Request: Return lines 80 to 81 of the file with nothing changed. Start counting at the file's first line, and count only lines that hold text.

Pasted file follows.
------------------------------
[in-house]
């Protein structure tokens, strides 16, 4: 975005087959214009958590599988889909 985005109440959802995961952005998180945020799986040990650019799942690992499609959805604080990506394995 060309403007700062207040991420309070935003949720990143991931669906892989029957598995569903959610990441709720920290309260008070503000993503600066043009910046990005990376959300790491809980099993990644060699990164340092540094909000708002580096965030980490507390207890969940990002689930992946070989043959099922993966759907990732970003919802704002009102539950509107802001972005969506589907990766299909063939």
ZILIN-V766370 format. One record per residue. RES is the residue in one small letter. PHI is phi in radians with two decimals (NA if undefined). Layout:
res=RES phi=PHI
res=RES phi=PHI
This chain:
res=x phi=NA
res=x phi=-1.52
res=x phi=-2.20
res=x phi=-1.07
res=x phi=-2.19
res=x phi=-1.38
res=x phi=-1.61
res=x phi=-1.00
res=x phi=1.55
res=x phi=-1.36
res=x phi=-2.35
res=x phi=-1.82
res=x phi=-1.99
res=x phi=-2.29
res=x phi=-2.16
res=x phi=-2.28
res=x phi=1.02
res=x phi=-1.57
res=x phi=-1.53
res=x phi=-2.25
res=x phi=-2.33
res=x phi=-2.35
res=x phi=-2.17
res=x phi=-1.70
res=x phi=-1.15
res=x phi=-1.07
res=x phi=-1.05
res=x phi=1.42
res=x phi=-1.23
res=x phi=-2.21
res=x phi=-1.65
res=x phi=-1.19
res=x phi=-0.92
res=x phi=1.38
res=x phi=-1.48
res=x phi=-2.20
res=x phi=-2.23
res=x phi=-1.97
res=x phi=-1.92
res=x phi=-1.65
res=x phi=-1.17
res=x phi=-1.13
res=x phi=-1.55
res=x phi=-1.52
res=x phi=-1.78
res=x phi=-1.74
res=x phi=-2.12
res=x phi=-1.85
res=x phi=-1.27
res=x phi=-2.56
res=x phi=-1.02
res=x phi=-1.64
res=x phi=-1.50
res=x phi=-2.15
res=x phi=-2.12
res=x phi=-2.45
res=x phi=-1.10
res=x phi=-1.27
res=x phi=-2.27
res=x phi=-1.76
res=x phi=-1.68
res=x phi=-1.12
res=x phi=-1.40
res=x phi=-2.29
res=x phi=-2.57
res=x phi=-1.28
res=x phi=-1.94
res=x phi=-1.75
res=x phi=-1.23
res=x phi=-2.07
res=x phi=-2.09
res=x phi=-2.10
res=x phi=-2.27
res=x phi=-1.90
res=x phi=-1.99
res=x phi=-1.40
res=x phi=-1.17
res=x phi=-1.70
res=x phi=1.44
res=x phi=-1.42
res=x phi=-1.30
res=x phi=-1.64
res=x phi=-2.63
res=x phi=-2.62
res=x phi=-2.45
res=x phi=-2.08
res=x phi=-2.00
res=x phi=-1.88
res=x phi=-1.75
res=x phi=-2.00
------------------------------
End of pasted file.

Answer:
res=x phi=-1.90
res=x phi=-1.99